Ford Motor Company Earnings Call Nuggets: Pension Contributions and Margin Constraints
John Murphy – Bank of America Merrill Lynch: First question on the pension contributions. Do you think there is the opportunity to potentially raise more debt and use that capital to contribute to the pension plan, because it seems like you’re getting a pretty ARV there? Is that a strategy you could use for the rest of the contributions?
Robert L. Shanks – EVP and CFO: John, thank you for the question. It’s a strategy that we’ve implemented and are executing. I think we’re comfortable with the amount that we’ve taken from the marketplace and don’t have any plans to do anything further in that regard.
John Murphy – Bank of America Merrill Lynch: Second question on Ford Motor Credit. Pretty good start to the year in the quarter. I was just curious if there is anything that you’re seeing as far as credit trends or anything else as far as originations that would lead you to believe that should deteriorate through the course of the year, because your guidance seems to indicate that second, third and fourth quarter would be a lot lower than the first quarter. I was just trying to understand what the thinking is there?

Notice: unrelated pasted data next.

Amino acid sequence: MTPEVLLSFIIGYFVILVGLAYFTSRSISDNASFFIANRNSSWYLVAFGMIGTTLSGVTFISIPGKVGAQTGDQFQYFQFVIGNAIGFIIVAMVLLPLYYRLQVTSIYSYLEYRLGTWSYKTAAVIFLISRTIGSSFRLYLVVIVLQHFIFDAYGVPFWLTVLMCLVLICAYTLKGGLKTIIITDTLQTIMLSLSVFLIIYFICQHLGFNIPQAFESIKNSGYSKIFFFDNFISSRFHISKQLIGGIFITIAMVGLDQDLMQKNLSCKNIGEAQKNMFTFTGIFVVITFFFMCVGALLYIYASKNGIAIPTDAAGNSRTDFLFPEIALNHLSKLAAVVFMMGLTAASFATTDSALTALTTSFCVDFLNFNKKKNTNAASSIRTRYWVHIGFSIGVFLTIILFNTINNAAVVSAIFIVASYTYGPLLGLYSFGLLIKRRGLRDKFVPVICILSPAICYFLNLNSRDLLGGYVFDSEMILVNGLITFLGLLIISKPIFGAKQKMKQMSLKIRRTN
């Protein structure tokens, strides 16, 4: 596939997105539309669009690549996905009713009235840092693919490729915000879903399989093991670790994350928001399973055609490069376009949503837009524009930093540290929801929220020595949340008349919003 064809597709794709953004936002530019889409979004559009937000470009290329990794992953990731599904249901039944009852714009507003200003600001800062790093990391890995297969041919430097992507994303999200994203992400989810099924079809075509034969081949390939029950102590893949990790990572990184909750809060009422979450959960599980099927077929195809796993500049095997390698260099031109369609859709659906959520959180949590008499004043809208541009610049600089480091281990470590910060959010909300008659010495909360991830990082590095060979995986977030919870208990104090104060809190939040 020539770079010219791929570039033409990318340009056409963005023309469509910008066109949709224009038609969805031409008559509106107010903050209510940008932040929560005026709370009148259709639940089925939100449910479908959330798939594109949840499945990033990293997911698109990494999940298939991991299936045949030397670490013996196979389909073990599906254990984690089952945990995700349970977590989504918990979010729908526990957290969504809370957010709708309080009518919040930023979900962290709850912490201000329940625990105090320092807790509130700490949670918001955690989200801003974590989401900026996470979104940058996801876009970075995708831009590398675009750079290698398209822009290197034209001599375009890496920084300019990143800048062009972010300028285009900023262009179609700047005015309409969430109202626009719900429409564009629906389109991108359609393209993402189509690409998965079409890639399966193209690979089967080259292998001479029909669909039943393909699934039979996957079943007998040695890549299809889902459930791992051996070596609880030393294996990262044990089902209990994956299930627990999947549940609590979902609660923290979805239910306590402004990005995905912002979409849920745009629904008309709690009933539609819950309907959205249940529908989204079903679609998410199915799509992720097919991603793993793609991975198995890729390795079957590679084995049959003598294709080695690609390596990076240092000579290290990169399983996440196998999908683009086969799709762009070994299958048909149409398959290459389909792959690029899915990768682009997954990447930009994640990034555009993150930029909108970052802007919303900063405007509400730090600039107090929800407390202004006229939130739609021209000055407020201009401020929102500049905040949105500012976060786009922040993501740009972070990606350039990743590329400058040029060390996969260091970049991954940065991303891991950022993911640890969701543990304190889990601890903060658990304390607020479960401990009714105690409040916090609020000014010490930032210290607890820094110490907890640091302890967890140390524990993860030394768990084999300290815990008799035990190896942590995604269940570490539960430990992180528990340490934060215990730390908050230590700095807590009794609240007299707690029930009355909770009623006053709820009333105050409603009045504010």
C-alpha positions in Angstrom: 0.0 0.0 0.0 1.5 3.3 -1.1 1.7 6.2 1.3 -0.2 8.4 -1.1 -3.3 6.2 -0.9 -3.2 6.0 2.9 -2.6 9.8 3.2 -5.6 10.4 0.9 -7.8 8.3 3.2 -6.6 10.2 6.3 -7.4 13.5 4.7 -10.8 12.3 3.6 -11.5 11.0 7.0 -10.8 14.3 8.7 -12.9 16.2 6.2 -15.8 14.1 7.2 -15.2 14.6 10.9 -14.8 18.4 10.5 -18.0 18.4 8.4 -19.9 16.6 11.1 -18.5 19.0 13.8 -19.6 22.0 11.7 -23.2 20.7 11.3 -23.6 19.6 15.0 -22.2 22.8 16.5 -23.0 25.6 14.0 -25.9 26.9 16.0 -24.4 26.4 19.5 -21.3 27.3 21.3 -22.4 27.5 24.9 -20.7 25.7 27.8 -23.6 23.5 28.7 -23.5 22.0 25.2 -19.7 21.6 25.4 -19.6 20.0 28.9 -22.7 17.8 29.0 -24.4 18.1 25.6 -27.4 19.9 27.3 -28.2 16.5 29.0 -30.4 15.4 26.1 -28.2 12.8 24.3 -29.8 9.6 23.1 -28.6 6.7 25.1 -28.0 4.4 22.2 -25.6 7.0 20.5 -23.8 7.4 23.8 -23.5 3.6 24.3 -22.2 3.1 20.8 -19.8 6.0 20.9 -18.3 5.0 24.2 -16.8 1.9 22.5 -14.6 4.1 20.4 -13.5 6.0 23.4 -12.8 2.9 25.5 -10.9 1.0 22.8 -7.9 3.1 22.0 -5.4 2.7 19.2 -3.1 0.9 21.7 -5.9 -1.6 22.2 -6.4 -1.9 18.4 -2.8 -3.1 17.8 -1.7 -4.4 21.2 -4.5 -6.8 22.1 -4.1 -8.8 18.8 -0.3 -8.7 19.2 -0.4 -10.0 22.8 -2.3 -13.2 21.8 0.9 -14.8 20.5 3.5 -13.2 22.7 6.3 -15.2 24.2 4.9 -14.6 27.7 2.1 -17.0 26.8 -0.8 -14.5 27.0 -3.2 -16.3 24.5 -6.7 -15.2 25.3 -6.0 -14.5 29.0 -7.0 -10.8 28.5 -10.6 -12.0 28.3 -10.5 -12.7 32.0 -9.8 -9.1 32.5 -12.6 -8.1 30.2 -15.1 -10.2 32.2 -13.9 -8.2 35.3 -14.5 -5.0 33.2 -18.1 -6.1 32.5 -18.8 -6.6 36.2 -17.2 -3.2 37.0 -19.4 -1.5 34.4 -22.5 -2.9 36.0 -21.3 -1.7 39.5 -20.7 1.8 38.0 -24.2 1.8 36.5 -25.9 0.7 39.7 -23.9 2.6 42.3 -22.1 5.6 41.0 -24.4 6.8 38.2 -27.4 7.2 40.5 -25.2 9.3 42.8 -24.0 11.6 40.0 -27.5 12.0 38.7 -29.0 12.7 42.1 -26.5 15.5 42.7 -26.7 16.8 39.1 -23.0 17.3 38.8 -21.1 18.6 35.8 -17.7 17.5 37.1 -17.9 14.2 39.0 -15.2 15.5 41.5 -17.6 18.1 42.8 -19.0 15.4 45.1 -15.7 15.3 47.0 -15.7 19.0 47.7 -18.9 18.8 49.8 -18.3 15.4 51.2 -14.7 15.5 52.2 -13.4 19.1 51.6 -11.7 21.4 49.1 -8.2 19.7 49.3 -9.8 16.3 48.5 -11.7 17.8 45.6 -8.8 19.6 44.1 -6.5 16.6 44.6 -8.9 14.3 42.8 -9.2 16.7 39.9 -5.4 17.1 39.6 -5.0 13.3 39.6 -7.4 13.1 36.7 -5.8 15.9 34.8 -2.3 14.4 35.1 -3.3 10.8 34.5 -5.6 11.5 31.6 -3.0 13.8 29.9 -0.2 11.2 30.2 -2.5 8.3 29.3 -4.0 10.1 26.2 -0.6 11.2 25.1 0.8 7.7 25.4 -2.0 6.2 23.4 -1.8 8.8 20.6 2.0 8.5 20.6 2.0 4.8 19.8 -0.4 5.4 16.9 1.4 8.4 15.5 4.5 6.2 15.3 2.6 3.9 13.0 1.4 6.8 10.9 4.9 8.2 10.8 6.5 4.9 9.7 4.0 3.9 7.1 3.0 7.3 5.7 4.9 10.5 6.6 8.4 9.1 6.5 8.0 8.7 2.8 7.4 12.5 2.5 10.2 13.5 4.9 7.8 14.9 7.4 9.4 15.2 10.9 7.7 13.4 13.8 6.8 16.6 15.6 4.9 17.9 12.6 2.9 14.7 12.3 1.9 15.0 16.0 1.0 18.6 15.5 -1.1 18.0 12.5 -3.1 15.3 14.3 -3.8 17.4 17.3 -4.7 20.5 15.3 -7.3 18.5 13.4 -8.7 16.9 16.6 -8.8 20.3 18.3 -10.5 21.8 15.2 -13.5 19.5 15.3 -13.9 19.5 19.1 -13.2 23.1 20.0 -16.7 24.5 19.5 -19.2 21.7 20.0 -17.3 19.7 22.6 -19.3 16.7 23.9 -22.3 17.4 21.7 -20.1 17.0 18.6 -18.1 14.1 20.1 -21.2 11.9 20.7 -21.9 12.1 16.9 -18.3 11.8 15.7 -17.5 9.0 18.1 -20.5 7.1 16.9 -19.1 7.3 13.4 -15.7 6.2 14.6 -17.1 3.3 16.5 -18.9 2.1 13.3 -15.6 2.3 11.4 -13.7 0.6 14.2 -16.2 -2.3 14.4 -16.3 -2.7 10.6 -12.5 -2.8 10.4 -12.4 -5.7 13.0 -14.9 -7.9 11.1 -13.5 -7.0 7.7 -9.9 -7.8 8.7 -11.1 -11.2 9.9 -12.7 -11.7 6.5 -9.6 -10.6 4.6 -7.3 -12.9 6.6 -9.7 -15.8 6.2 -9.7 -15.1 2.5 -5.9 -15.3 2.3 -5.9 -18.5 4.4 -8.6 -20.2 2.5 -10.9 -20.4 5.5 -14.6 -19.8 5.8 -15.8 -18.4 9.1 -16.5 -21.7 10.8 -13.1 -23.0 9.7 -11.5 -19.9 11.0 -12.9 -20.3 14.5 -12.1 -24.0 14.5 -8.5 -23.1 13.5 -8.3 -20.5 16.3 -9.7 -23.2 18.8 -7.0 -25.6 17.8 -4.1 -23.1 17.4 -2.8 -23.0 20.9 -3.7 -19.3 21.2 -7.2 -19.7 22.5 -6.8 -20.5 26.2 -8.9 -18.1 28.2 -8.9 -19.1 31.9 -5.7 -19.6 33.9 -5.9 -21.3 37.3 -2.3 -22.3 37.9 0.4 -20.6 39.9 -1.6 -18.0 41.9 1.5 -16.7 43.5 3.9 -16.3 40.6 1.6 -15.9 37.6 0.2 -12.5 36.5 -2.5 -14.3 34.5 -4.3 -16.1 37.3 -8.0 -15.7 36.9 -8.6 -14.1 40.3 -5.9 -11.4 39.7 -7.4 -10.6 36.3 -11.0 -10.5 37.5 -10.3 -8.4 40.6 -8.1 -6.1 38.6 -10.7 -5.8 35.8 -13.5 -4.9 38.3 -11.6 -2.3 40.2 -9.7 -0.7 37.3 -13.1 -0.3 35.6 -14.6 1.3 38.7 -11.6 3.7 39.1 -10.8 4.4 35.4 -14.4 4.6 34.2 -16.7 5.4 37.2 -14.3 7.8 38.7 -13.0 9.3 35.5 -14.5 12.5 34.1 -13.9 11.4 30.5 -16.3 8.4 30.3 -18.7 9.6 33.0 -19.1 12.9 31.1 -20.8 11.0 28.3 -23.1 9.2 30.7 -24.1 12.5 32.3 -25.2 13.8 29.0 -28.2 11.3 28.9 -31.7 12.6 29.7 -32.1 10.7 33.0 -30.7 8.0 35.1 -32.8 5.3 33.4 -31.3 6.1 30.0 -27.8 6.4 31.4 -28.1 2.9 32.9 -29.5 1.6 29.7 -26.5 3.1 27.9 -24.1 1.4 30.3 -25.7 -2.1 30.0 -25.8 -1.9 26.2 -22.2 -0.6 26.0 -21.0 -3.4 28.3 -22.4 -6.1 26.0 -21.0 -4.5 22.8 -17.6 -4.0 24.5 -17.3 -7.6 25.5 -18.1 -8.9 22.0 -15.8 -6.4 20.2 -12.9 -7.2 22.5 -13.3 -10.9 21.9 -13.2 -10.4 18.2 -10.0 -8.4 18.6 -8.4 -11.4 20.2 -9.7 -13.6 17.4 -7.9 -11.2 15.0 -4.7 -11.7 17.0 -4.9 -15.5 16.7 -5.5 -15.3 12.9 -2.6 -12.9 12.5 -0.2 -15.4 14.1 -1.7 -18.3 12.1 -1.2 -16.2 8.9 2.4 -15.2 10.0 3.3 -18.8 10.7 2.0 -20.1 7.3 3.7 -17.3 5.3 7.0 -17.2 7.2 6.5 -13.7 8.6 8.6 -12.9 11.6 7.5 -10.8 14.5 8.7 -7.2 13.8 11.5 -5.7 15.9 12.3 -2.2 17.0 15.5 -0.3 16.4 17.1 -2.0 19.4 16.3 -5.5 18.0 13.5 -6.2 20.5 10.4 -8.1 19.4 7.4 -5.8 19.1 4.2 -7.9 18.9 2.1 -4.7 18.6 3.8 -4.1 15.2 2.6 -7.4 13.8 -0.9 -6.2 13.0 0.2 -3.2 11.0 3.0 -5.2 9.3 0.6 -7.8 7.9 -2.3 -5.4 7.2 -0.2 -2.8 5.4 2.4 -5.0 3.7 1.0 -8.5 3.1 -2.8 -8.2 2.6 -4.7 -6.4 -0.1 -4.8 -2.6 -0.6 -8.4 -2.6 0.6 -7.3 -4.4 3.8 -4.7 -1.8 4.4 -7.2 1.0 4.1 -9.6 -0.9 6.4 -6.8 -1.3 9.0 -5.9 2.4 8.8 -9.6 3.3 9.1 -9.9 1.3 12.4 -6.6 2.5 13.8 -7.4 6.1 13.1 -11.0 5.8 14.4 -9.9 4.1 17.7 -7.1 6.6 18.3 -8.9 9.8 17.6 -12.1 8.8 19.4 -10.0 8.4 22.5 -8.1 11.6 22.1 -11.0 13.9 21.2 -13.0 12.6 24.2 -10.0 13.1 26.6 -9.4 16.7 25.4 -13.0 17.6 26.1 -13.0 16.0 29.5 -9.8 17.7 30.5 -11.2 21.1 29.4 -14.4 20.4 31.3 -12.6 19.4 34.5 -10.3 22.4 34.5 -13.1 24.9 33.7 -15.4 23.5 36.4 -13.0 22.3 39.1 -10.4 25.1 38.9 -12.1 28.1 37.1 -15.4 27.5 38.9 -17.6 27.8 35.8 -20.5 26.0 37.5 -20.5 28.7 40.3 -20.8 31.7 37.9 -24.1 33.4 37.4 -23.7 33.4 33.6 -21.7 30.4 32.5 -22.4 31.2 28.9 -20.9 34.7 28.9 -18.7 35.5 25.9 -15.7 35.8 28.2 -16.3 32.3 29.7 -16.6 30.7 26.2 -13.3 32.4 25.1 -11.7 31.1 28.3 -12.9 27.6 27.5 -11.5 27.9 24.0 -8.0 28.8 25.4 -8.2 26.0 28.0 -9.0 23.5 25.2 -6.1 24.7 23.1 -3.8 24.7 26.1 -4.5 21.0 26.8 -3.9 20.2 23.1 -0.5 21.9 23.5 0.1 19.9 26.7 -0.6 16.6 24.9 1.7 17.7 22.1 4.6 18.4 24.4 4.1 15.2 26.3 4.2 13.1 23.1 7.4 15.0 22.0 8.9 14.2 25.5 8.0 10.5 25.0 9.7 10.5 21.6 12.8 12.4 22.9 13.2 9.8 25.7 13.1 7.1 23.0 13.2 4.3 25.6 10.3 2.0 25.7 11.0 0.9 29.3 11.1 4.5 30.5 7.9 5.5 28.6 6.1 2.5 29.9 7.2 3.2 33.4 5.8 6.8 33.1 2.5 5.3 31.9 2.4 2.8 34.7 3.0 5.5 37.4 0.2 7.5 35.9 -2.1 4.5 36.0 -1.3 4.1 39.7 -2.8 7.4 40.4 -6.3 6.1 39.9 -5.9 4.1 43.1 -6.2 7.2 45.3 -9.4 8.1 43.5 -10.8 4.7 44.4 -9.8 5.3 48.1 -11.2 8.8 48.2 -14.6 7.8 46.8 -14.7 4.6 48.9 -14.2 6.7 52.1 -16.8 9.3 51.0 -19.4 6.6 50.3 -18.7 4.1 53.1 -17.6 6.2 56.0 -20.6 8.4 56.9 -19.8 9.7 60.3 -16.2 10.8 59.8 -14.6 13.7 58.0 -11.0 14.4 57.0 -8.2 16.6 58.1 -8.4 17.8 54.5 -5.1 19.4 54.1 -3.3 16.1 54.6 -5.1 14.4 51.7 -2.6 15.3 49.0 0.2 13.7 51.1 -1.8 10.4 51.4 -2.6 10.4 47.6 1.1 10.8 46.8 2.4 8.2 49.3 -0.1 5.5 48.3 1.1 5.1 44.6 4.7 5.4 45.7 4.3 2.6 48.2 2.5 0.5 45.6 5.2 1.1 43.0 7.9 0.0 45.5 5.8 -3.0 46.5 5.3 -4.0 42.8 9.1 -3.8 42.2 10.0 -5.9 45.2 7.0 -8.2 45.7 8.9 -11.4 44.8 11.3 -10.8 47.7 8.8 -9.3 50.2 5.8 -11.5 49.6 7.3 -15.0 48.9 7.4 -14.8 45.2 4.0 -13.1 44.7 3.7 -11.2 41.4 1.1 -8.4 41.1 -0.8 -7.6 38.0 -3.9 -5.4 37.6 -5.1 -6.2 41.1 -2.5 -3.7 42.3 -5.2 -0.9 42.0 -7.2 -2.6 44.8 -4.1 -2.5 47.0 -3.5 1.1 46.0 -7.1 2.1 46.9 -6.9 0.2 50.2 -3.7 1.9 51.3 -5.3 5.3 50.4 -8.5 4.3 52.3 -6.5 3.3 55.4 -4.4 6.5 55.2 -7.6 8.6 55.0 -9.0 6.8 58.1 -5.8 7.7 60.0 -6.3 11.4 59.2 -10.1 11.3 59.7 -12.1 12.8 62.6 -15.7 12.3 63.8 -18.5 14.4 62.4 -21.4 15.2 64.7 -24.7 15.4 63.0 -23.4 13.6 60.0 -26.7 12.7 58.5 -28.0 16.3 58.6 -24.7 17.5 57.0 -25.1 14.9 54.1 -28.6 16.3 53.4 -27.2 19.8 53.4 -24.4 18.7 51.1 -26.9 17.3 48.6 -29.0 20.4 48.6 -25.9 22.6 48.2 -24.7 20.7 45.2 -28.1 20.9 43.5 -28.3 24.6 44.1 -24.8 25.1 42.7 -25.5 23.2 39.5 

Michael Seneski – CFO and Treasurer, Ford Motor Credit Company: John, it’s Mike Seneski. No credit trends are continuing very well. The reason we’re guiding more towards equal to last year is the residual performance, favorable residual performance we saw in the first quarter. We don’t expect to continue and actually could in fact reverse throughout the year. But other than that, we think volume and credit losses should offset each other and slight increase in operating costs, so that’s why we see about equal.
John Murphy – Bank of America Merrill Lynch: Then just lastly on raw materials, seems like it was a headwind in most regions in the first quarter, and given the decline we saw last year and really sort of maybe more aggressive declines in raw mats we’ve seen as of late, I was just curious when that could possibly turn and become a bit of a tailwind? Because it seems like it’s albeit a headwind and at some point should be a tailwind…